Articles Tagged with IaaS

CloudComputing

In Cloud, Cost Is Everything

CloudComputingThe use of the cloud is not governed by technology so much as it is governed by cost: the cost of on-premises management, support, expertise, and environment vs. the cost of cloud services and outsourced expertise, management, etc. The cost differential must be high enough in the short term to allow it to become valid in the long term. There are lots of cloud calculators out there. Since Apple, Dropbox, and others have changed clouds or moved to their own data centers, what does this tell us about the future of cloud?

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BusinessAgility

Oracle Buys Hybrid Cloud

BusinessAgilityOracle has entered into an agreement to purchase Ravello Systems, which will be part of Oracle Cloud’s IaaS mission. This is an interesting purchase in many ways, one that boosts Oracle’s IaaS environment. However, Ravello Systems offers a bridge between multiple clouds, and that does not jive with Oracles historical approach to business. This opens up many questions, and really makes the purchase look like Oracle has bought a hybrid cloud. But is that all it bought?

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CloudComputing

Successful Cloud Is Not Commodity

CloudComputingThere seems to be a trend of providers abandoning the commodity public cloud market. We saw HP exit its Helion Public Cloud, and more recently, Verizon shut down one of its Infrastructure as a Service (IaaS) products. At the same time, we see Amazon and Microsoft heavily committed to public cloud and making a lot of money. I think there is a fundamental difference between what the successful cloud providers and the commodity VM providers offer.  The big difference is that successful cloud providers sell mostly non-commodity services. They sell services that are not available elsewhere. The value proposition for AWS and Azure is not really in running your VMs. It is in offering services that your applications, or users, can consume. These cloud services are consumed by application developers: information systems people rather than information technology. They lock in customers by delivering unique and valuable services. They have a low cost of entry to entice customers and a high cost of exit to retain customers.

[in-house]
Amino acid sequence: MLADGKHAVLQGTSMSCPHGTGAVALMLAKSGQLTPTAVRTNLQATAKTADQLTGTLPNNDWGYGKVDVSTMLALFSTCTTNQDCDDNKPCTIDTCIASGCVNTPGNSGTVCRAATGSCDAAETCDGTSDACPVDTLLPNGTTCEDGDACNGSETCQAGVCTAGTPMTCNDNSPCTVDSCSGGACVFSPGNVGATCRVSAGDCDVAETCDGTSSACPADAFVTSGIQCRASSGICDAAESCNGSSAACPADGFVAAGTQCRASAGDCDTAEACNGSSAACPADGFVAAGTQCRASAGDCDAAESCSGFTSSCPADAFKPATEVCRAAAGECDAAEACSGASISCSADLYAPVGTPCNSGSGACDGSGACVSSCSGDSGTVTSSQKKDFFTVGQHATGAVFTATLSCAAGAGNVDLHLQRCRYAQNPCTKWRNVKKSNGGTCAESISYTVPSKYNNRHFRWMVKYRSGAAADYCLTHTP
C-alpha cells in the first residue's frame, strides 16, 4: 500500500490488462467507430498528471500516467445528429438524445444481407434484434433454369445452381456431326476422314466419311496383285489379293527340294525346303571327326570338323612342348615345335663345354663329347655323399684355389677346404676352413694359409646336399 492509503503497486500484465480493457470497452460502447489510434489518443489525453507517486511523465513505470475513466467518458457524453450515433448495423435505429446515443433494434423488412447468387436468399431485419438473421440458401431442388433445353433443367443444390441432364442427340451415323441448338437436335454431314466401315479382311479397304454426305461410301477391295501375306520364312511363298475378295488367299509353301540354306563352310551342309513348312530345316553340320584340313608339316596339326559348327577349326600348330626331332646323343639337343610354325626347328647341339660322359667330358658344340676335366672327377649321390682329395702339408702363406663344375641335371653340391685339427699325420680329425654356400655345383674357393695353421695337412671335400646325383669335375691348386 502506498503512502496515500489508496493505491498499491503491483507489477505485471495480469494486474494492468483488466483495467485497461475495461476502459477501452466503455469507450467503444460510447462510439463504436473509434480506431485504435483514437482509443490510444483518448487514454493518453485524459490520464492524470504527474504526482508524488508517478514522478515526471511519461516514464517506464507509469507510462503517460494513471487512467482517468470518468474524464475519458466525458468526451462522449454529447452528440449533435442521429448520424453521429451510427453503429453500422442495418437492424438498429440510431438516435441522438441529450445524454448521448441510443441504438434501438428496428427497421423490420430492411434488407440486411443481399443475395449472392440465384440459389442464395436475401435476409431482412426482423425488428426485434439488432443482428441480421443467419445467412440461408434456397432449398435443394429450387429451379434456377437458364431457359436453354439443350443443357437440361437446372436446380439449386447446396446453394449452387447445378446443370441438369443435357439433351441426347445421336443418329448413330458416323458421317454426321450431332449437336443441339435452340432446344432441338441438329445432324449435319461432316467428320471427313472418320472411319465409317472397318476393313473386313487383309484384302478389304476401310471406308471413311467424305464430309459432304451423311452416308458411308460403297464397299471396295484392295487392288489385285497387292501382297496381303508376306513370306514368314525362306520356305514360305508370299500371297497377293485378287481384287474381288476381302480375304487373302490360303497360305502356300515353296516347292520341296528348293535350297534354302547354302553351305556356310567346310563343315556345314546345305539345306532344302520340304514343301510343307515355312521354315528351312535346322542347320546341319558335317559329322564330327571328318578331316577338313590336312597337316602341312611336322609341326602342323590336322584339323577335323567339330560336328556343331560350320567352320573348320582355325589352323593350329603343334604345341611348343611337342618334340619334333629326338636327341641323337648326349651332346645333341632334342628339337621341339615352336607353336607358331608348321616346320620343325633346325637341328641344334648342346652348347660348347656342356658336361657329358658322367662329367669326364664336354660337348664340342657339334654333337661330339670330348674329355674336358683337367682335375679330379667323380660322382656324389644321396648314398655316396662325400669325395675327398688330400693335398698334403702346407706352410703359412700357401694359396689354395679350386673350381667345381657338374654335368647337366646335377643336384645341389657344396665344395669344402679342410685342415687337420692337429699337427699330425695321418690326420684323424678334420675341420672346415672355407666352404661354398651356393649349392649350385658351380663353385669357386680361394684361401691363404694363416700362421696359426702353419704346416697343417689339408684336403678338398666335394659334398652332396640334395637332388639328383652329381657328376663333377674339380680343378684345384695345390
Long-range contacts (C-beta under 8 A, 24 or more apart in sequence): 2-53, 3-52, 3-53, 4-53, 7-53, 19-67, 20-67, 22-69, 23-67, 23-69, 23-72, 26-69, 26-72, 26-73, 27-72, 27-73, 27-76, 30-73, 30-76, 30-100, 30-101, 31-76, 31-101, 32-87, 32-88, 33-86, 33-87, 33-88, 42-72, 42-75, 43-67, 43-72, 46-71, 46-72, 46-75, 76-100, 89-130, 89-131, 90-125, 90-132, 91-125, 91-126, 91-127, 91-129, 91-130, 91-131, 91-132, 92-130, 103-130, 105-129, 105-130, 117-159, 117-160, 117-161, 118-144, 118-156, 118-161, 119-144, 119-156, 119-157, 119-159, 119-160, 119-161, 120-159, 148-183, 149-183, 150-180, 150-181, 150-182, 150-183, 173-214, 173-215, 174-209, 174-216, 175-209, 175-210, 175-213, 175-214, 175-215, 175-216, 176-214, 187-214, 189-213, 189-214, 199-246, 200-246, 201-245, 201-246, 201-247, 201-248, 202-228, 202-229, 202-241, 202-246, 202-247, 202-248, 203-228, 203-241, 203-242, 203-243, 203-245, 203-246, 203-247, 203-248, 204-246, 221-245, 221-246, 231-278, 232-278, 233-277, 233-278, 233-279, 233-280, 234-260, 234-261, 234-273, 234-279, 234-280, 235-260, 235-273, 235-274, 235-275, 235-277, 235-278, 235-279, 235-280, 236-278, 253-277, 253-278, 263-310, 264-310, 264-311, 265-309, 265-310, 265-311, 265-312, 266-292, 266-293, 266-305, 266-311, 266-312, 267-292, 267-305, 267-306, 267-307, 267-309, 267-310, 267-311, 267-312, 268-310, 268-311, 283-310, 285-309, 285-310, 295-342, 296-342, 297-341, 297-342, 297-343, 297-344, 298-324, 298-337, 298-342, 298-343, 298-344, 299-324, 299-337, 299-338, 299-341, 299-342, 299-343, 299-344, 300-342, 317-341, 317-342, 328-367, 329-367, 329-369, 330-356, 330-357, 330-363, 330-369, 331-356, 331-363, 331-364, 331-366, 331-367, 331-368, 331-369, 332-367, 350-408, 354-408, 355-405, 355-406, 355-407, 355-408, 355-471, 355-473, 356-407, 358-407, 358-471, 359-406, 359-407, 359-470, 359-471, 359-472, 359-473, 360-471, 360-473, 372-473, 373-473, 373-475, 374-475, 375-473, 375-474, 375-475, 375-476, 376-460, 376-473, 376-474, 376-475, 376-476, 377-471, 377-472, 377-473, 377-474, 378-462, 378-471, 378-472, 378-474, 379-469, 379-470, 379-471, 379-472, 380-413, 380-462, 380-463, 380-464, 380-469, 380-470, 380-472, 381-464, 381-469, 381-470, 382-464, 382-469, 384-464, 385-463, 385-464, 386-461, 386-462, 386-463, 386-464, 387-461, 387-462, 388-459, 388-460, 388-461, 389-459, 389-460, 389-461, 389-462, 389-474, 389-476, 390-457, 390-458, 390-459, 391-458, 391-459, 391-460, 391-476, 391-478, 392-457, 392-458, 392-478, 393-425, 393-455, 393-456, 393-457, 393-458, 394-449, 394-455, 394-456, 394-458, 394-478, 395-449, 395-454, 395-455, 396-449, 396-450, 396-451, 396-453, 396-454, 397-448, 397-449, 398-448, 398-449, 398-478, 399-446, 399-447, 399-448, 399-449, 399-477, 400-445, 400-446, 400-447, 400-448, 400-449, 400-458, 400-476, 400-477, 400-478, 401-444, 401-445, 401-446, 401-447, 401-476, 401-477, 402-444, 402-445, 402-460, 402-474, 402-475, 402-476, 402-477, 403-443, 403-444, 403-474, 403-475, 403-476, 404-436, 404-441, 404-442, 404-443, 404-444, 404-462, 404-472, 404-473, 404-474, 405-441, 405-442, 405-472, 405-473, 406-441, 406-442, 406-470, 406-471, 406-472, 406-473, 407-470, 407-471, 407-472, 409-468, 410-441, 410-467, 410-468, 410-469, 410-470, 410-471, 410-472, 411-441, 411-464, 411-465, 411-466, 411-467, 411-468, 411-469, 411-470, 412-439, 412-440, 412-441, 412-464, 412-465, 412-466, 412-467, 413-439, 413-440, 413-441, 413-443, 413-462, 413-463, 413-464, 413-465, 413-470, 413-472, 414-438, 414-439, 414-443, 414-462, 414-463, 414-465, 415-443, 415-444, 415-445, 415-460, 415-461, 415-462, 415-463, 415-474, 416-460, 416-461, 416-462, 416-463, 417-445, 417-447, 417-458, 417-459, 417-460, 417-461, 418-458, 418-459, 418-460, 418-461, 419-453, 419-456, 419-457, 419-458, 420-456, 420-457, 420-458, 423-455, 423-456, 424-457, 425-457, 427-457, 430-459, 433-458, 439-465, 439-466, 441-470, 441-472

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CloudComputing

Future Forgettable Infrastructure

CloudComputingWe often talk about utility computing in the cloud, but it can be on-premises too. I like to think of utility from the point of view of the consumer. By concentrating on what the customer experience looks like, we get to avoid pedantic discussions of what is a commodity and what is a cloud. Electricity supply is the usual utility example. Can we get that same experience for computing?

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CloudComputing

No End to Managed Services

CloudComputingI recently read Steve Beaver’s thoughts on 2016 here on TVP. Naturally, Steve had plenty of great things to say, but it was what he had to say about the end of managed services that got me thinking. Does the rise of cloud services really mean that managed service providers (MSPs) are the new walking dead of IT? (My words, not Steve’s.) Personally, I don’t see that. I still think that many customers will need help to make cloud services work for their business. I suspect that there is a corollary to the Jevons paradox: as (cloud) services get easier to consume, customers will require more help to consume more of them.

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CloudComputing

A Look Forward to 2015

CloudComputingThe end of 2014 is here, and it’s time to look forward to 2015. It is that time of year when we make predictions about what the future may hold. Here are are my thoughts on what we should be watching for in the coming year.

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